A meeting was held today at the Mosaic Coffeehouse, led by Pastor Jami Fecher from Gift of Grace, who invited the community to participate in an interactive discussion concerning the SHARE shelter. He encouraged everyone in attendance to “engage with intentional good will,” and to be able to hear and understand one another. Attendees of the 90-minute meeting included neighbors of the church, Gift of Grace congregation members, and preschool parents, among others. Woody Pidcock, a member of the Gift of Grace congregation, served as moderator for the meeting. Pastor Fecher clarified that Woody was not present to share his opinions, but to serve as moderator and to “help call on people and to keep things going in an orderly fashion.”
Neighbors—some of which were also parents of children who attend Huckleberry Forest—asked why they weren’t involved in the decision-making process to house the shelter at the church, and why a meeting [like today’s] couldn’t have been held six months to a year ago. Another neighbor addressed issues of broken trust, but was hopeful that “we can make something more out of this,” though, he indicated, it would take a lot of work by the neighborhood and the church. One woman remarked that her community had “changed overnight” and that many people share her concern for “fear of the unknown.” She wondered how SHARE was willing to work with the community to ensure accountability.
A neighbor who identified himself as Mark said that he was glad he was there for the discussion and hoped the community can work together to make SHARE a better organization. He explained his previous experience in working with homeless shelters in Washington, D.C., and said that ID checking is a common practice in other cities as the first step in breaking the cycle of homelessness.
Mark mentioned that in Maryland, a homeless person could get a letter from the sheriff’s office that indicates they have no criminal record; then, they can get a library card; then they can get a photo ID, and then, a job. Once they get a job, they can get housing. He was concerned that he saw no evidence that breaking this cycle was a part of SHARE’s mission. “It really makes me angry to see an organization of this size to be this bad at what [they] do.”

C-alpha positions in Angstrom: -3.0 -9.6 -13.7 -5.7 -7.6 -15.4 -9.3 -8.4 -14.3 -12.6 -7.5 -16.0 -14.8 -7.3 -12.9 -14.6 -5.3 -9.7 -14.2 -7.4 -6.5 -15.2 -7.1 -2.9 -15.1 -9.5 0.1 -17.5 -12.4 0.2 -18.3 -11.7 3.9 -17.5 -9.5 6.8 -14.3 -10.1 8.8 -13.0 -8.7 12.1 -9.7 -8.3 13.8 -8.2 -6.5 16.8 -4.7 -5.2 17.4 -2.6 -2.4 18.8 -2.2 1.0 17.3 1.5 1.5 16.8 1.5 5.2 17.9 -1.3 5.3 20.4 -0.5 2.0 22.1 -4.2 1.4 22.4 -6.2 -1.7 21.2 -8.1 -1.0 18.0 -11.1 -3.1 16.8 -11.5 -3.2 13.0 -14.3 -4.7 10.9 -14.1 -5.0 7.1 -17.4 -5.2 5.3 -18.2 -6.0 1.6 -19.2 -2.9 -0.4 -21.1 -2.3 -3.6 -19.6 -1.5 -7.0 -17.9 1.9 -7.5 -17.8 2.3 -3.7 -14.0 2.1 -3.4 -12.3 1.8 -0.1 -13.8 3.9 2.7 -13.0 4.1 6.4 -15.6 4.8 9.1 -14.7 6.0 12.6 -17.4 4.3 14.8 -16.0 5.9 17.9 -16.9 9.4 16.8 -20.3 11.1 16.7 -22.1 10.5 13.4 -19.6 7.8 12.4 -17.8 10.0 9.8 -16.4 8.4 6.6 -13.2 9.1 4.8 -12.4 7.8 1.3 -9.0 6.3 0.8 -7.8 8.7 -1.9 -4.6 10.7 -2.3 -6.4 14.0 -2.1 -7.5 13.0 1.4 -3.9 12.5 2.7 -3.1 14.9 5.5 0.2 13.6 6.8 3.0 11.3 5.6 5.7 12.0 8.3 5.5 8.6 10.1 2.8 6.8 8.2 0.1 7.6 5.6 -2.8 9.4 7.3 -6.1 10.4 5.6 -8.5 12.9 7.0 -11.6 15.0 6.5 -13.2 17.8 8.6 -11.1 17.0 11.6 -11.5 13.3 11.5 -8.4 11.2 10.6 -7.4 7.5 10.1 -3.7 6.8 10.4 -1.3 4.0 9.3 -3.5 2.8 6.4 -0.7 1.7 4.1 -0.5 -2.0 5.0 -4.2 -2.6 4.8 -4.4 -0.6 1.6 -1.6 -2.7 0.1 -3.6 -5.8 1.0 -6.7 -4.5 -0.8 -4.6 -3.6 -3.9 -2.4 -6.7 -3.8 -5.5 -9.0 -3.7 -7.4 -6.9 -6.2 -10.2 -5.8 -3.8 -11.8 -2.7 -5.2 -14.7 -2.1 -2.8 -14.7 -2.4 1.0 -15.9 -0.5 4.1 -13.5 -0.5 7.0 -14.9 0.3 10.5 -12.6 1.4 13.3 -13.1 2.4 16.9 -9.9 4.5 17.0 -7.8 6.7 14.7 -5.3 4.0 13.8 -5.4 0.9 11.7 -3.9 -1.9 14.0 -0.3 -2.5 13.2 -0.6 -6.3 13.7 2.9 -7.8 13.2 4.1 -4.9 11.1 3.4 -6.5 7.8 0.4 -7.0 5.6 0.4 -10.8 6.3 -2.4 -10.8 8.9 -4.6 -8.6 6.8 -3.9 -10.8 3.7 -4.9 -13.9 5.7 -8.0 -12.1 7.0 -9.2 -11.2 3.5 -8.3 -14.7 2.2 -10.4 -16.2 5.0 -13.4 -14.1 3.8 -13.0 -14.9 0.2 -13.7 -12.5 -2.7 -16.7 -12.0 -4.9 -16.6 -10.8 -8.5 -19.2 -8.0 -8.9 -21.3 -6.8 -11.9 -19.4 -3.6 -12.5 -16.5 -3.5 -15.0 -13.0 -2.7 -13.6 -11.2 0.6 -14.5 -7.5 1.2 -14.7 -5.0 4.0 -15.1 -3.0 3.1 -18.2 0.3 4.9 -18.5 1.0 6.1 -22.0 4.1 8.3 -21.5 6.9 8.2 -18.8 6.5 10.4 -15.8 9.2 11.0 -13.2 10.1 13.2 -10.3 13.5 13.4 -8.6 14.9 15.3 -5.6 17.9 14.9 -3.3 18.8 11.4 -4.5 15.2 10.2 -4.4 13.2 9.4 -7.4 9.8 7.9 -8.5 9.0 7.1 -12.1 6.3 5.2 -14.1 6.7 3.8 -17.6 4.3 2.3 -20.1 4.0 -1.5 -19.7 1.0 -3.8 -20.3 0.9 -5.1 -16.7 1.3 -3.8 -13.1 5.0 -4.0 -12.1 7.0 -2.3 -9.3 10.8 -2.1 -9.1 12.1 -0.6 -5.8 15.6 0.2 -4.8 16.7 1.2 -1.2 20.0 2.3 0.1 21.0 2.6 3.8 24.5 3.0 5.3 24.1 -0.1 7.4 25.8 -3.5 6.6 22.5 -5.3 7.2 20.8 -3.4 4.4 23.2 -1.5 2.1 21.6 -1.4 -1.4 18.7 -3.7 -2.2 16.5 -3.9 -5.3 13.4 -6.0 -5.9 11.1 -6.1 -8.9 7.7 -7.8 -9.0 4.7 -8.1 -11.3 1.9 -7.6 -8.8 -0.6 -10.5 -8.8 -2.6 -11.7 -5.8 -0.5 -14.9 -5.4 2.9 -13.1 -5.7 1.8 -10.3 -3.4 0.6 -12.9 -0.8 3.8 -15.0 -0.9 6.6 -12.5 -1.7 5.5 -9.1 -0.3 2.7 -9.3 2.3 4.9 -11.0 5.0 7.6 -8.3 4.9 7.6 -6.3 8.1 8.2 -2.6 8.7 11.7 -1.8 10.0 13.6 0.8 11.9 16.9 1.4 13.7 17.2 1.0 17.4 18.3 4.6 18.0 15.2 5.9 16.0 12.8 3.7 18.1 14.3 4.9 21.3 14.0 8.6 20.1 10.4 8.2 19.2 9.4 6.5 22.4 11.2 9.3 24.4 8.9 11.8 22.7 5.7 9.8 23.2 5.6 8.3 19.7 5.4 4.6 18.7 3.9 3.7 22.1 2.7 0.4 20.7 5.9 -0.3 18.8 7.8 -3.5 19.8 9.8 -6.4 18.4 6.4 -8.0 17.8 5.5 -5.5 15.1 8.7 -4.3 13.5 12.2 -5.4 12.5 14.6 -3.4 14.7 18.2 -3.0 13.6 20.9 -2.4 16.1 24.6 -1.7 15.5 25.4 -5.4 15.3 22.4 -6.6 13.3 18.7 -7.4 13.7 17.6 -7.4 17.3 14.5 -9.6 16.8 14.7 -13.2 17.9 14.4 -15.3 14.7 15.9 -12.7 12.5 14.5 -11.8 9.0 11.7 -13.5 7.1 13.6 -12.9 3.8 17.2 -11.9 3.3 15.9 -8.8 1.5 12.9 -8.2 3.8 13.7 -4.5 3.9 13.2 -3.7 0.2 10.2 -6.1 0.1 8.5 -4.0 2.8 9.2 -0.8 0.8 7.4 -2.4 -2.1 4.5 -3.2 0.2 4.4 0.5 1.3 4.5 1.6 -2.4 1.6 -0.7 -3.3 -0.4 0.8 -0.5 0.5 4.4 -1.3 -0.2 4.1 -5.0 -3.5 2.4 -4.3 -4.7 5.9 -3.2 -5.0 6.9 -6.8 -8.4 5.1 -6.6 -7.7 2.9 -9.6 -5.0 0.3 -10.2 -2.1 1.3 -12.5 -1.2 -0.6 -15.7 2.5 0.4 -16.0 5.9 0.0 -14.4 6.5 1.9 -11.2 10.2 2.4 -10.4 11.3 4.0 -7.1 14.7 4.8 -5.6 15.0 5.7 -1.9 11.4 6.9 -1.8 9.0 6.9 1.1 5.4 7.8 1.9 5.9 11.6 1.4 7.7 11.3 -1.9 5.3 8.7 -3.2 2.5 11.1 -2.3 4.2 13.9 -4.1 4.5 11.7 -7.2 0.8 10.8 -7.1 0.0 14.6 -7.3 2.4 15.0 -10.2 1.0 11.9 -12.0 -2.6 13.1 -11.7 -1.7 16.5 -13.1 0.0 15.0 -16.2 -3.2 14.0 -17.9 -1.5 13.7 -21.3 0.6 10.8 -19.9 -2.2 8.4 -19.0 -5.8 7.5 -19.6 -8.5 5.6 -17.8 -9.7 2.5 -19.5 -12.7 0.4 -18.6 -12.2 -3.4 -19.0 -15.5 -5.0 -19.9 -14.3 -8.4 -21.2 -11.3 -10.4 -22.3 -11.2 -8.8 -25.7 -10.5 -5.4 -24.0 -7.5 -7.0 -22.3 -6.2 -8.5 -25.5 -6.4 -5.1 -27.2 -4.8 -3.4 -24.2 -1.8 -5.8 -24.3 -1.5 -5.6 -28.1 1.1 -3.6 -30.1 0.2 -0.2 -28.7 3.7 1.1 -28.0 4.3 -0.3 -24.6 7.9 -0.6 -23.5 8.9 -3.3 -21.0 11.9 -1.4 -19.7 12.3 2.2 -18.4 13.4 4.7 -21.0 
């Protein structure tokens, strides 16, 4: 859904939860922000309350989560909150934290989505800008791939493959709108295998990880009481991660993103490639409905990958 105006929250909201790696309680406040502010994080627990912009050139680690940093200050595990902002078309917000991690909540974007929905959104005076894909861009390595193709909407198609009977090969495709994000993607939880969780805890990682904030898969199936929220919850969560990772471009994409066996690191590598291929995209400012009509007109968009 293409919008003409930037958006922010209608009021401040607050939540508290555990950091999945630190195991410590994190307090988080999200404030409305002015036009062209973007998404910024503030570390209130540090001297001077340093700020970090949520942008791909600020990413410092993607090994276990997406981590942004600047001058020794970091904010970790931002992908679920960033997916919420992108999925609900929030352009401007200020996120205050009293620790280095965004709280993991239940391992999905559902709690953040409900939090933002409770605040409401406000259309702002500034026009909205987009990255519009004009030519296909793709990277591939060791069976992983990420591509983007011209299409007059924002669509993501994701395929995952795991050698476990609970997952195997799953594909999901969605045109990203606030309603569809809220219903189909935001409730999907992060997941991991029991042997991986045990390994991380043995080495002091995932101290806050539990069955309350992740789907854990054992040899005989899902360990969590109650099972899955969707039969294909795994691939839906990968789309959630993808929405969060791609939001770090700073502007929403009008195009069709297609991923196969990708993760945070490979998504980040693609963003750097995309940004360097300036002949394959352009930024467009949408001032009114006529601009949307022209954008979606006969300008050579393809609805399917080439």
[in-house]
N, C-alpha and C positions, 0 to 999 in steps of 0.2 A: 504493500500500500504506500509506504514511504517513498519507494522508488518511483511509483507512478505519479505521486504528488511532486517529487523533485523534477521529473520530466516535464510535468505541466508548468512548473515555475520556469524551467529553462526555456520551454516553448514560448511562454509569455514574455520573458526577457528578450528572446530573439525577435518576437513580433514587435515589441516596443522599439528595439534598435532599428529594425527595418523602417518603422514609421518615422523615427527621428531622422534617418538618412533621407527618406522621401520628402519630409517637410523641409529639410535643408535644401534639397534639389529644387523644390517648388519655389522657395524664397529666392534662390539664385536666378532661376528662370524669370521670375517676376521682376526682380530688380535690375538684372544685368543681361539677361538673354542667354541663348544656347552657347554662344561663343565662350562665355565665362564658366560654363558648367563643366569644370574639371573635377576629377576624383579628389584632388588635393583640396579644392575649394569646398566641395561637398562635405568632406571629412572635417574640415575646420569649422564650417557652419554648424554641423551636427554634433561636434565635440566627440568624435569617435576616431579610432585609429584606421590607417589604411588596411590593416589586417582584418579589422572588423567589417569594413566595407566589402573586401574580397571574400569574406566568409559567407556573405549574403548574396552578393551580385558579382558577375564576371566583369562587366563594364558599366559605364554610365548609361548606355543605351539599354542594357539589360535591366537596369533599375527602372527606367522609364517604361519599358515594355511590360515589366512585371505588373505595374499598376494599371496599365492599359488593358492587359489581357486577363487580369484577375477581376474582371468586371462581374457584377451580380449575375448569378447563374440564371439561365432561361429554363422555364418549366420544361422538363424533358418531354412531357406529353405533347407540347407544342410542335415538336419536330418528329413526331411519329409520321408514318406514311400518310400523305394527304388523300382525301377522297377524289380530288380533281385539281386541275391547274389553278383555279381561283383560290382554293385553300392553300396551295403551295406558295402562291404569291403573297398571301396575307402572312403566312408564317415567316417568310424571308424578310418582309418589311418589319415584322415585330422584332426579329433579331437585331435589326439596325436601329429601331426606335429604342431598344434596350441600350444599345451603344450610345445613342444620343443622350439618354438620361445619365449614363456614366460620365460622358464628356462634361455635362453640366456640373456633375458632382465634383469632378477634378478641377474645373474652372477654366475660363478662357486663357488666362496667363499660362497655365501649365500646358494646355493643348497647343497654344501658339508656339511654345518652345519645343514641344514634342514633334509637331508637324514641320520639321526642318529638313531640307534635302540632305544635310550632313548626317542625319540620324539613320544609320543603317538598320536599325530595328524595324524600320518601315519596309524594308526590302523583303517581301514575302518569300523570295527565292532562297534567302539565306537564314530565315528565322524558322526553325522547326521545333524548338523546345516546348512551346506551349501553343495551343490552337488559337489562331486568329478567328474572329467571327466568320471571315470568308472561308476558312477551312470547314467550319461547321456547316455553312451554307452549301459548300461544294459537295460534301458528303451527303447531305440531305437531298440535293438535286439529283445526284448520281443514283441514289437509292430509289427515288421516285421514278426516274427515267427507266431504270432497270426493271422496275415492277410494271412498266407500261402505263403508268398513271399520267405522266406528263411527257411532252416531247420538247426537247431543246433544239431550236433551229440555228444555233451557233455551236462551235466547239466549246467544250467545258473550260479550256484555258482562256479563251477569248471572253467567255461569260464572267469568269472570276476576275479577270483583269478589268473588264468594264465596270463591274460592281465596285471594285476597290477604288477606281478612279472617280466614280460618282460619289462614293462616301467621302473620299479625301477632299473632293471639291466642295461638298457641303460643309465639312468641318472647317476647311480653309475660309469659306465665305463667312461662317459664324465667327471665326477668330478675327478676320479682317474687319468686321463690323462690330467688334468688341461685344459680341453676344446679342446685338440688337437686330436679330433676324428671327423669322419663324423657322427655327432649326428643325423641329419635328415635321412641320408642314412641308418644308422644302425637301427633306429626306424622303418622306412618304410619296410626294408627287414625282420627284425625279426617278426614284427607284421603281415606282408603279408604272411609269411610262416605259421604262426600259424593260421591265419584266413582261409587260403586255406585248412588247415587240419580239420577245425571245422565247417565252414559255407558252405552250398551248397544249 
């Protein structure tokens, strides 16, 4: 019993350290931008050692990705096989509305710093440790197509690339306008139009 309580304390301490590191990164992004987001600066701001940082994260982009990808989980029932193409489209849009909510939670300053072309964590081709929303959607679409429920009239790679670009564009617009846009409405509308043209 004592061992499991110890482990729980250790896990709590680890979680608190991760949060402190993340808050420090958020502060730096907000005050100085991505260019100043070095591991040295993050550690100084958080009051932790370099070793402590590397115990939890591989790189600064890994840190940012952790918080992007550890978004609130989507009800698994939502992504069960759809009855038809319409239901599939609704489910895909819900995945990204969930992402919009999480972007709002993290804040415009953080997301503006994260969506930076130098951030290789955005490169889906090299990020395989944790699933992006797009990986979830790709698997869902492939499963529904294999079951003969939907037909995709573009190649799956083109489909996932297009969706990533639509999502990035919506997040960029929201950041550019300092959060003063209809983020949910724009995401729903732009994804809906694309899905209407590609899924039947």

Pastor Jami said, “I have a hope that the Lutheran Pastors [who] are the hosts of shelters will get together to improve the processes. I have good reason to believe that’s going to happen.” He also hoped that the SHARE shelter would be an asset to the community and “especially the community right around the church.” Furthermore, he expects that SHARE will “abide by their agreement and keep things clean around the church.”
Rich Gamble, pastor of Keystone Church in Tangletown shared his experience in working with Nickelsville last year, when they phoned him looking for emergency shelter. A decision to help the tent city was put to a vote by the congregation and then brought to the preschool, which was supportive of Nickelsville being onsite for a month. Karen, a preschool mother at the Wallingford Co-op Preschool during that time added that “decisions were made quickly and there were obvious concerns, but the communications were made clear about the boundaries and the month went smooth. As a parent, the safety of my child was never an issue. I’m actually happy this is happening and I hope [it] to be as successful.”
Ana, who introduced herself as a part of the steering committee at the Gift of Grace addressed the question as to why the neighborhood hadn’t been informed earlier saying, “The reason may be completely naïve, I didn’t even think, ‘Oh I should ask the neighbors’. It didn’t even cross my mind. I wish it would have, but it didn’t.”
Mark, the neighbor who spoke earlier, proposed to spend the last 15 minutes of the meeting coming up with a pragmatic approach to the issue. He proposed an identification process for the members living in the shelter and “we determine within a reasonable amount of time—maybe a month—that we demand IDs of some portion of that population.” He suggested maybe of the 15 people in that shelter, over time, 13 of them have ID. “If there are 7 guys who are there night after night, they should have IDs. Otherwise, it’s a hideout.”
“I don’t care if there are level 2 sex offenders staying in the shelter. I just want to have them to have to register,” he added, “because that’s the community standard, and the community standard’s been violated.”
He said he had talked to neighborhood police officer, Loren Street, to be a part of the group as well and asked that neighbors, members of the church and SHARE to get involved.
The next meeting will be held on October 23, from 10:30-12:00 p.m. at the Mosaic Coffee House.